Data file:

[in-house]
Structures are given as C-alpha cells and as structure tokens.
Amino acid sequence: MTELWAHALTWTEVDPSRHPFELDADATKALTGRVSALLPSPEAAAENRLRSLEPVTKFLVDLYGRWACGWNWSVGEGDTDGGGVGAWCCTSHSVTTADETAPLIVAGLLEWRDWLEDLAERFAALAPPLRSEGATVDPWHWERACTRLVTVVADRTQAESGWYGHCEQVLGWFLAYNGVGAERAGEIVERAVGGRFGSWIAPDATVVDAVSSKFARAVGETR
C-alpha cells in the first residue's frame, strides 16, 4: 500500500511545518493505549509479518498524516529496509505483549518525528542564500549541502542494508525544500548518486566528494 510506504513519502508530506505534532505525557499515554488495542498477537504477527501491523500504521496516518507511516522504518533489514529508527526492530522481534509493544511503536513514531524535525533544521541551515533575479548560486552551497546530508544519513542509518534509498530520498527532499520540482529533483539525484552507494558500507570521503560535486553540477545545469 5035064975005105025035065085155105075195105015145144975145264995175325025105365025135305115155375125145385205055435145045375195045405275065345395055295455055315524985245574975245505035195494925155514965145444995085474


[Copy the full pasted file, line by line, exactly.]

[in-house]
Structures are given as C-alpha cells and as structure tokens.
Amino acid sequence: MTELWAHALTWTEVDPSRHPFELDADATKALTGRVSALLPSPEAAAENRLRSLEPVTKFLVDLYGRWACGWNWSVGEGDTDGGGVGAWCCTSHSVTTADETAPLIVAGLLEWRDWLEDLAERFAALAPPLRSEGATVDPWHWERACTRLVTVVADRTQAESGWYGHCEQVLGWFLAYNGVGAERAGEIVERAVGGRFGSWIAPDATVVDAVSSKFARAVGETR
C-alpha cells in the first residue's frame, strides 16, 4: 500500500511545518493505549509479518498524516529496509505483549518525528542564500549541502542494508525544500548518486566528494 510506504513519502508530506505534532505525557499515554488495542498477537504477527501491523500504521496516518507511516522504518533489514529508527526492530522481534509493544511503536513514531524535525533544521541551515533575479548560486552551497546530508544519513542509518534509498530520498527532499520540482529533483539525484552507494558500507570521503560535486553540477545545469 5035064975005105025035065085155105075195105015145144975145264995175325025105365025135305115155375125145385205055435145045375195045405275065345395055295455055315524985245574975245505035195494925155514965145444995085474